Introduction

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This special issue explores the notion that many of the forms, ideas, and practices inaugurated or exemplified in the Romantic period continue to shape and drive our contemporary discourses. Literary critics, cultural and political theorists, and, indeed, our students continue to encounter new permutations—if not the continued presence—of something that might be called the romantic. But how is the (neo-)romantic expressed in contemporary culture? And how might we best prepare students to listen for and hear its repetitions? How might we teach the romantic alongside the contemporary without either reducing one to the other or eliding important historical, cultural, and social contexts? In response to these questions, the nine essays and three interviews that comprise this volume address the repetitions and reverberations of the romantic as it recurs across genre, period, and media boundaries in popular culture, contemporary political situations, changing classroom dynamics, and the constantly shifting domains of literary and pedagogical practice and production.

Introduction

D.B. Ruderman and Rachel Feder
Ohio State University, Newark and the University of Denver


1.        The impetus for this volume came from the 2013 NASSR/Romantic Circles New Course Development Prize, for which we were both finalists. Along with fellow finalists Sara Guyer and Samantha Harvey, we convened a panel to discuss our recent pedagogical experiments, moderated by Kate Singer, without whom this project would not have been possible. Throughout the ensuing conversation, one trend emerged: an interest in and focus on teaching the Romantic alongside the art, media, and social and political phenomena contemporary with our own lives and with our students’ lives.

2.        At one point in the panel conversation, an attendee asked whether we taught the Romantic with the contemporary despite the potential anti-historicist implications of that move—in other words, did we teach in this way because it worked, or because it was engaging, despite the fact that we somehow knew better as literary historians? As committed historicist readers from a shared intellectual lineage, we countered that, in the classroom as in our research, sometimes one must think trans-historically in order to produce a historicist understanding. In our undergraduate classrooms, the juxtaposition of the Romantic and the contemporary reveals work from both historical periods in the contexts of popular culture, social shifts, and artistic experiments. Put another way, it is possible to wield the contemporary to peel back the cloak of canonicity that sometimes obscures Romantic literary experiments, all the while making students better readers—indeed, Romanticist readers—of their own literary, cultural, and historical moments.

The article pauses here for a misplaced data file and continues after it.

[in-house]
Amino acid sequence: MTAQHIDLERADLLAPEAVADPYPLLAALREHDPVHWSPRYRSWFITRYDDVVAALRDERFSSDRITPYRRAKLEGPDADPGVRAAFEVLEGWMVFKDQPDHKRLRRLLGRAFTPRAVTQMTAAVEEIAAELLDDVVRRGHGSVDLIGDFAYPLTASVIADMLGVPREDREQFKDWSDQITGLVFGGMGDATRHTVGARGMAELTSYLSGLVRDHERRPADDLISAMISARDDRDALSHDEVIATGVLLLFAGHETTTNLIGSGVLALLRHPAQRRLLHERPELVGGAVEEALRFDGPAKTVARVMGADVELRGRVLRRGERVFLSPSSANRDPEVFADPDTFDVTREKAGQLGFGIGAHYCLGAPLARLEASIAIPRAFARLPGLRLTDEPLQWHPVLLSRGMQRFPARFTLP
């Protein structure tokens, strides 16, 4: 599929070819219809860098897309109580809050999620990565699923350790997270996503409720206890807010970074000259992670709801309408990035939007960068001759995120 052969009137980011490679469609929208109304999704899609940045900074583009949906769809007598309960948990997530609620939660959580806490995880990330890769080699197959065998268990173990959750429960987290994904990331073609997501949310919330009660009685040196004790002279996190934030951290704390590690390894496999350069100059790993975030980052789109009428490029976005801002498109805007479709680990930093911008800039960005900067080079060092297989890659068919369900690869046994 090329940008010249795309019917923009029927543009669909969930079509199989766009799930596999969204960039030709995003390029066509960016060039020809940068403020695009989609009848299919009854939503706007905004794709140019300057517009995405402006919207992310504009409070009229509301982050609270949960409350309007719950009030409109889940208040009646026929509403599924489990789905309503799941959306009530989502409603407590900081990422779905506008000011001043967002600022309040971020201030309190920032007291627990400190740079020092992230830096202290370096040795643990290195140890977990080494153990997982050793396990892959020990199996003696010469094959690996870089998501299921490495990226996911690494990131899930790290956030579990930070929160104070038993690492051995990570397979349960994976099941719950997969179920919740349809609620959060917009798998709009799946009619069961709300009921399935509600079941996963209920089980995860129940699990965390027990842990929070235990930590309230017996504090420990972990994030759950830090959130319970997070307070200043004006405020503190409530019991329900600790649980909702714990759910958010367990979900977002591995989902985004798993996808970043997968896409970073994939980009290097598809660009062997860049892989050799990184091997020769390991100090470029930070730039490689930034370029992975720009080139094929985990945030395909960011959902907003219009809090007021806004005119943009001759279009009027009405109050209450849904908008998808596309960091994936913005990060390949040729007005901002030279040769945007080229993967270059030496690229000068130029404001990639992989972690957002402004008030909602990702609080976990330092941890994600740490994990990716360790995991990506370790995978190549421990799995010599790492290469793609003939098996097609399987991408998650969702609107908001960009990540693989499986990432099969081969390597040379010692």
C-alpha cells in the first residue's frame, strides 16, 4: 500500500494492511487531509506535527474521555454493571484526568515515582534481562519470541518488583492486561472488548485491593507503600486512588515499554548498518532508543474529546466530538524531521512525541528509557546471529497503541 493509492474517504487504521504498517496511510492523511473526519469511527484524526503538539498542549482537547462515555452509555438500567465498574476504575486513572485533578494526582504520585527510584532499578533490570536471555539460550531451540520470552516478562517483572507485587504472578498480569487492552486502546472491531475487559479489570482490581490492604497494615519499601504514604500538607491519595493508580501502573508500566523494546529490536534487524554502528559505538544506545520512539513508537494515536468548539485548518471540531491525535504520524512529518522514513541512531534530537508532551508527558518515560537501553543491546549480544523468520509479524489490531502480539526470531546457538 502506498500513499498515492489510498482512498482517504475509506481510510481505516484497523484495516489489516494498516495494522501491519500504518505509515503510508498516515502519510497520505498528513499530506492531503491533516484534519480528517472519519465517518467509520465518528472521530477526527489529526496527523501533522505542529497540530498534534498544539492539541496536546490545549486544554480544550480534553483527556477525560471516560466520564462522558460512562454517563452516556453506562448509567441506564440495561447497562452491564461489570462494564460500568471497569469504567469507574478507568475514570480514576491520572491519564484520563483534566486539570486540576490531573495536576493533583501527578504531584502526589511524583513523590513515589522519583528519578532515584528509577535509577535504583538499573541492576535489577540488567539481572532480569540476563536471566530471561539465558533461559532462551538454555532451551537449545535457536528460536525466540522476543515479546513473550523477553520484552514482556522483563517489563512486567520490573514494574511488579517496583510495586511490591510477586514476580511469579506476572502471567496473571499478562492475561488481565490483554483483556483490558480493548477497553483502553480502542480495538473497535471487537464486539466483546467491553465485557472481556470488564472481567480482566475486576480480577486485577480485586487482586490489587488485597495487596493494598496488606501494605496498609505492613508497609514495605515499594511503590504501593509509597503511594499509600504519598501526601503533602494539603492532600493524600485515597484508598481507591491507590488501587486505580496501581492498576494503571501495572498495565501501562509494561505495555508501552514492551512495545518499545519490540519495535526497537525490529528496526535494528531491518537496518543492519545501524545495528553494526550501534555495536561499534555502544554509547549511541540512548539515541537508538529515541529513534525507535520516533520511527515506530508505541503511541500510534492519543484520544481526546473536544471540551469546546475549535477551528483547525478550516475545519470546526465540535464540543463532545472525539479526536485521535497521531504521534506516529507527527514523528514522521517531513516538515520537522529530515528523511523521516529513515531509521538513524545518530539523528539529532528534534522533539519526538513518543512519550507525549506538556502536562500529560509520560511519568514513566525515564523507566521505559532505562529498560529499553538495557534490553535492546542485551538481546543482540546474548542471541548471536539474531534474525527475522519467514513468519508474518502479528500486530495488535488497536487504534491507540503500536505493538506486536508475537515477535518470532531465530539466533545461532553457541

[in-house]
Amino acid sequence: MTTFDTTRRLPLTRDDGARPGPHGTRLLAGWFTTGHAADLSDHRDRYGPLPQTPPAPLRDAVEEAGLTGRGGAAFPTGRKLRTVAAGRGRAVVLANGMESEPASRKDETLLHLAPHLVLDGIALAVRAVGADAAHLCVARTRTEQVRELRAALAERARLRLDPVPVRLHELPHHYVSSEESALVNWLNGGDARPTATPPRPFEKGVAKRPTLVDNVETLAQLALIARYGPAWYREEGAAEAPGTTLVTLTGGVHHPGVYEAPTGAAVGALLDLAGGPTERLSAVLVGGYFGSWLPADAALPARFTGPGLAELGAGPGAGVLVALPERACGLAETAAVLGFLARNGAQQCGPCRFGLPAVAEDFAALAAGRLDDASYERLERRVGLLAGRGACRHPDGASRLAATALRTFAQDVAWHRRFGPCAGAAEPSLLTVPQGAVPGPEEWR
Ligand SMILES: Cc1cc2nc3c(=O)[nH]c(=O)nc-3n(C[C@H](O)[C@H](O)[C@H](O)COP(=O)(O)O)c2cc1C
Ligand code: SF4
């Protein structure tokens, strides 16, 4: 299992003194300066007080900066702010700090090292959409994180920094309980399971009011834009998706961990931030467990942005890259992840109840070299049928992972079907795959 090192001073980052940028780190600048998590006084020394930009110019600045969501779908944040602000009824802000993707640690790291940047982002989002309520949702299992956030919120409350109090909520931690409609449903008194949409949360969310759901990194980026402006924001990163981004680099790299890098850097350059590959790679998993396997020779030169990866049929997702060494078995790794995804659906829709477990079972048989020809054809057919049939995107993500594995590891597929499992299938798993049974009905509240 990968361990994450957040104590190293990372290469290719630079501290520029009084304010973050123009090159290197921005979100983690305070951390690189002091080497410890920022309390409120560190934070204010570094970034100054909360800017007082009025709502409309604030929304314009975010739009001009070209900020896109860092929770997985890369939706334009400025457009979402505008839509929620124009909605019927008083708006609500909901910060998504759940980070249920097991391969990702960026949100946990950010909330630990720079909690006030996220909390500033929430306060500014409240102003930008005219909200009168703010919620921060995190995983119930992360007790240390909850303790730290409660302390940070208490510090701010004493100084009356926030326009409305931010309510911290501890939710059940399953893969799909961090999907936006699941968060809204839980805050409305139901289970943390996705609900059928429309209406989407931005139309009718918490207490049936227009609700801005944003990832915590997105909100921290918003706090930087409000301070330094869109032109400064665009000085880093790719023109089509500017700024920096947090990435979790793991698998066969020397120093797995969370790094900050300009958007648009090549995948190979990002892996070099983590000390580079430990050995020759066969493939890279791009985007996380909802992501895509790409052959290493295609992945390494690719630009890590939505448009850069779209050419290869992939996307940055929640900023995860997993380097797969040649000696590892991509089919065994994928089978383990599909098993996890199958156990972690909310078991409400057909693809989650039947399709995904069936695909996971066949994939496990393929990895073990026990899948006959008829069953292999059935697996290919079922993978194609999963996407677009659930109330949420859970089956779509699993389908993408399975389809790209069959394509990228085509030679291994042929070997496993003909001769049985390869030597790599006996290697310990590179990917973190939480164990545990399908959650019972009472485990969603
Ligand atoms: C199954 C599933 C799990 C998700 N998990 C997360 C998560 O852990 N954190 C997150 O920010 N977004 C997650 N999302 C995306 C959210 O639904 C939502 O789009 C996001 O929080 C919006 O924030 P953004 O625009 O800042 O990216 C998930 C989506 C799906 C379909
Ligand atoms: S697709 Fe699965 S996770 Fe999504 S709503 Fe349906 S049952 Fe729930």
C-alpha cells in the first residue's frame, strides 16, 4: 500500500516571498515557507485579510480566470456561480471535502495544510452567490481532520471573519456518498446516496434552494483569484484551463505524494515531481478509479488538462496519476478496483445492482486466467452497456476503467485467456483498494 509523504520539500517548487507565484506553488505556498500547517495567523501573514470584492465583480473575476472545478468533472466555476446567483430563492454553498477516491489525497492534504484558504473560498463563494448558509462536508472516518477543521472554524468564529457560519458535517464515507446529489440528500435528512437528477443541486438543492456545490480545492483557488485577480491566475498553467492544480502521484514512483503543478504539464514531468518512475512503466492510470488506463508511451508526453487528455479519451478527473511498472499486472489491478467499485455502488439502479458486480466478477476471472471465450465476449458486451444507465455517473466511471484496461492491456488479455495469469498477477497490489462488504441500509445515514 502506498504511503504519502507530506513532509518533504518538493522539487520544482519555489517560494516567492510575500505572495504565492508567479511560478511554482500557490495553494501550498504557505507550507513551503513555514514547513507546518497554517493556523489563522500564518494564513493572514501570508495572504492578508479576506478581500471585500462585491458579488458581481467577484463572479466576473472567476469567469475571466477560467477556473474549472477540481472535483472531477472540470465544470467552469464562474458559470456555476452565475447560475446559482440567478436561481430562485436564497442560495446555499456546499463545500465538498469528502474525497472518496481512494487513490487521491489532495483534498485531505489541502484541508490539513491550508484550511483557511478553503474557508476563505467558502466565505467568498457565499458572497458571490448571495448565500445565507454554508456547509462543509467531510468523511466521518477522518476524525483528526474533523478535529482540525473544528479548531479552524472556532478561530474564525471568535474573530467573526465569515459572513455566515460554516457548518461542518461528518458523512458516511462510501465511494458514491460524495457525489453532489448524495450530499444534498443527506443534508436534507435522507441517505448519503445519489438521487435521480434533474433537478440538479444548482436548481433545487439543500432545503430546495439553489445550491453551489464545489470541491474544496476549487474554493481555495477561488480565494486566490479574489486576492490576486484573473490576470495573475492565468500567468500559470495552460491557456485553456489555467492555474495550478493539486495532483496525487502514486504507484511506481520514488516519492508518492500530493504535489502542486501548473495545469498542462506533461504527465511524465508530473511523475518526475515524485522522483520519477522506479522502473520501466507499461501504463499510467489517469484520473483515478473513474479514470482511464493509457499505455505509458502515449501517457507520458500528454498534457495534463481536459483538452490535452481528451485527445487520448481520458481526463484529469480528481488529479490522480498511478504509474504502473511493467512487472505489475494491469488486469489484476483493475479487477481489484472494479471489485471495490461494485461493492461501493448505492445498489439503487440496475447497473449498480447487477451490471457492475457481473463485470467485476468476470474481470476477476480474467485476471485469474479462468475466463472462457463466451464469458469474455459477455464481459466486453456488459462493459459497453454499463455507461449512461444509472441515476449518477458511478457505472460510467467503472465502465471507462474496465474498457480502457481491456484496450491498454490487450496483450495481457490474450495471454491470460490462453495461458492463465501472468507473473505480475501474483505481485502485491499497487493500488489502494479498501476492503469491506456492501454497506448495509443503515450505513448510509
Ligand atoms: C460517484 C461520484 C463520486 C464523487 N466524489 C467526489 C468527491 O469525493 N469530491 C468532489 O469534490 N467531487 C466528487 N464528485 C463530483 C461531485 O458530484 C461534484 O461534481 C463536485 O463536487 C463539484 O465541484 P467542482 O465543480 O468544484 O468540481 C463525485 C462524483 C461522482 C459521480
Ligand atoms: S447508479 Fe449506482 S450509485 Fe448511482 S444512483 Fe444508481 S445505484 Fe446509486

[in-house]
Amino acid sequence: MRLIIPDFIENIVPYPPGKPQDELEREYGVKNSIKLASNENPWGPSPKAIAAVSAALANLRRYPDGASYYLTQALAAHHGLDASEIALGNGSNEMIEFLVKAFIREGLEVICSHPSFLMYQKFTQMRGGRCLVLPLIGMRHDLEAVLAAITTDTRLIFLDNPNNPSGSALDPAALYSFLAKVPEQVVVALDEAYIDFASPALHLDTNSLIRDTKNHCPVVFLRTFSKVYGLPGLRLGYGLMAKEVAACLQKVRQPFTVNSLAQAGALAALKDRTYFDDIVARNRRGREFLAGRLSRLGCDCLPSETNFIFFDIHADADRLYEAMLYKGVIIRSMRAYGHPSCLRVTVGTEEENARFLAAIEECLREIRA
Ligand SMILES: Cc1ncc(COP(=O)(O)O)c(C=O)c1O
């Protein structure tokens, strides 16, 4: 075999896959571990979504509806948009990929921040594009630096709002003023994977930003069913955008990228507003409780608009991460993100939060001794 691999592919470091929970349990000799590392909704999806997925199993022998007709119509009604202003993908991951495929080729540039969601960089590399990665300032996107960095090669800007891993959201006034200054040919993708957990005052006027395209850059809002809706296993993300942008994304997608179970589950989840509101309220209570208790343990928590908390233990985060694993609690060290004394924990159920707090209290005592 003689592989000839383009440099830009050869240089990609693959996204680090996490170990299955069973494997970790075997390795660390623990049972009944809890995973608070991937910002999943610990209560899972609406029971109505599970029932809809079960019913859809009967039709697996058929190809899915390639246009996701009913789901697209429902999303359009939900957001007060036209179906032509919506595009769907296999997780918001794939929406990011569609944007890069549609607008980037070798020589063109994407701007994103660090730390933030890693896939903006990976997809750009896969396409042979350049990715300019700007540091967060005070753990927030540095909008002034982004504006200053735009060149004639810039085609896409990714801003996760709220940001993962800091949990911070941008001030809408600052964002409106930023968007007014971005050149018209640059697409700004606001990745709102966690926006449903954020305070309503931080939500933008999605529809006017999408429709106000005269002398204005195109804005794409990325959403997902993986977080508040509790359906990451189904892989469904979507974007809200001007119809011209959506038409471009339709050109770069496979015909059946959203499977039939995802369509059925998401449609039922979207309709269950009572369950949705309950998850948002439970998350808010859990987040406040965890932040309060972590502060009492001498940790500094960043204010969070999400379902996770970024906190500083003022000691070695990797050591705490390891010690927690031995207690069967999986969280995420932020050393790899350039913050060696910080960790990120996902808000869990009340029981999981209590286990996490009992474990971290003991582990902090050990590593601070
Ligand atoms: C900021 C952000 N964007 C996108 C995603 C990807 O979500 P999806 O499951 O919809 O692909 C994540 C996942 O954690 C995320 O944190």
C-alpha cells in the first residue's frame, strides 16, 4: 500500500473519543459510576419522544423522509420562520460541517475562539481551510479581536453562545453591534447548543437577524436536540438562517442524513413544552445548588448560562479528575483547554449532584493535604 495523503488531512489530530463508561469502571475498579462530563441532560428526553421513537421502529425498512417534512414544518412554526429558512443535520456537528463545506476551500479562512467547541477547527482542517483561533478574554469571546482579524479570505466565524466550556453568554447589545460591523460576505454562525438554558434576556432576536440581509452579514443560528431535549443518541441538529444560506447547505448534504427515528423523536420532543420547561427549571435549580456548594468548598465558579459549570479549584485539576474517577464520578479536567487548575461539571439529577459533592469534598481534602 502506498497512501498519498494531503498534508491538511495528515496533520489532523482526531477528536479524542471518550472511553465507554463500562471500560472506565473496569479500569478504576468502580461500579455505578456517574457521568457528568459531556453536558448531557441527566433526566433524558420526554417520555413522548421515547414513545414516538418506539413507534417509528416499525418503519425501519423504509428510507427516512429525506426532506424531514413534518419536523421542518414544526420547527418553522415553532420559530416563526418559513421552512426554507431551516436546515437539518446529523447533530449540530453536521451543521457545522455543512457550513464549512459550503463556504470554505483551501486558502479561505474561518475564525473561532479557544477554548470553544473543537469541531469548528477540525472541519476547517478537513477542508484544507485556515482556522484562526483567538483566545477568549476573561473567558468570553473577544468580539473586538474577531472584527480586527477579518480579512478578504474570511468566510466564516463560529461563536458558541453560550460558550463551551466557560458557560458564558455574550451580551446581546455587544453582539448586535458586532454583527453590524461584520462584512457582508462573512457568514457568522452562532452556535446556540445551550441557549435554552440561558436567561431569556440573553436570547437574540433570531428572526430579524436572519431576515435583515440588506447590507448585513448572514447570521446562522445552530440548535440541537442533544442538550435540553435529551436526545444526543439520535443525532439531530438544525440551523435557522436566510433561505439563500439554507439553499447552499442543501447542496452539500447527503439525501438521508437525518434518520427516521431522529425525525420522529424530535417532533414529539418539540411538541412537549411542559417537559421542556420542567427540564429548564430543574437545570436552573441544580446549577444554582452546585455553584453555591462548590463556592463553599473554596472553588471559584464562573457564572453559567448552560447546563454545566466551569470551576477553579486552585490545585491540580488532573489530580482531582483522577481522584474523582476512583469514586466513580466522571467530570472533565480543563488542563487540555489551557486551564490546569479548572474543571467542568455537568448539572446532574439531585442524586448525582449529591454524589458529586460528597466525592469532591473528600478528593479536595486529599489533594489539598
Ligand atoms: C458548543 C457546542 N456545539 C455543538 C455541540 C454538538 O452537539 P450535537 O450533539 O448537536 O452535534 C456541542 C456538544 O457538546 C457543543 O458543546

3.        Beyond its startling implications for our pedagogy, historicizing the neo-Romantic in our own culture has the potential to enrich our thinking as scholars attuned to the Romantic, to its repetitions, and to the ways in which it encodes its own repetitions. While the essays enclosed herein focus on pedagogical approaches, we thus also highlight the extent to which such teaching exercises are also thought experiments with the potential to open up news ways of thinking about the eighteenth- and nineteenth-century texts at the heart of our teaching.

4.        Being so convinced we put out a call for papers. We also invited Marjorie Levinson, Forest Pyle, and Brian McGrath to be interviewed on the topic, and, wonderfully, they all agreed. Specifically, we asked contributors to write or talk about their day-to-day experiences of teaching the romantic with the contemporary, broadly—and diversely—conceived. Since we can only teach and write from within our own current situations, we each find ourselves enveloped in our lived contemporaneity, whether we like it or not. The question then is not how to close the gap between now and then, nor even how to keep from repeating the trauma of history, but rather, for us as it was for Shelley or Keats, how to situate these temporal gaps or “moments” so as to allow us to repeat differently, with more awareness and attention.

5.        The writers of the following essays address this question from various creative, pedagogical, and theoretical perspectives. Each identifies and develops in the classroom some aspect of the Romantic—then and now—that reveals productive connections and disconnections, discrete moments, breaks, and continuities. For Daniel Block, whose essay begins our volume, reading our current war on terror through the lens of British Romanticism provides an opportunity for students to “tap into the affective registers of historical consciousness.” Block shows how working creatively with Romantic affect in the classroom can address issues of trauma at multiple levels at once. Sandra Dinter and Stefanie John follow with a meditation on teaching post-Romantic constructions of childhood in contemporary Irish and British fiction. Dinter and John reflect on their experience in teaching the class as well as on the disconnect between the role of British literature in inaugurating the image of the Romantic child and the vulnerable economic/social/political status of so many children living in the U.K. The course, originally taught at the University of Bielefeld in Germany, traces the afterlives of the Romantic child, specifically as refigured in the late twentieth and early twenty-first centuries.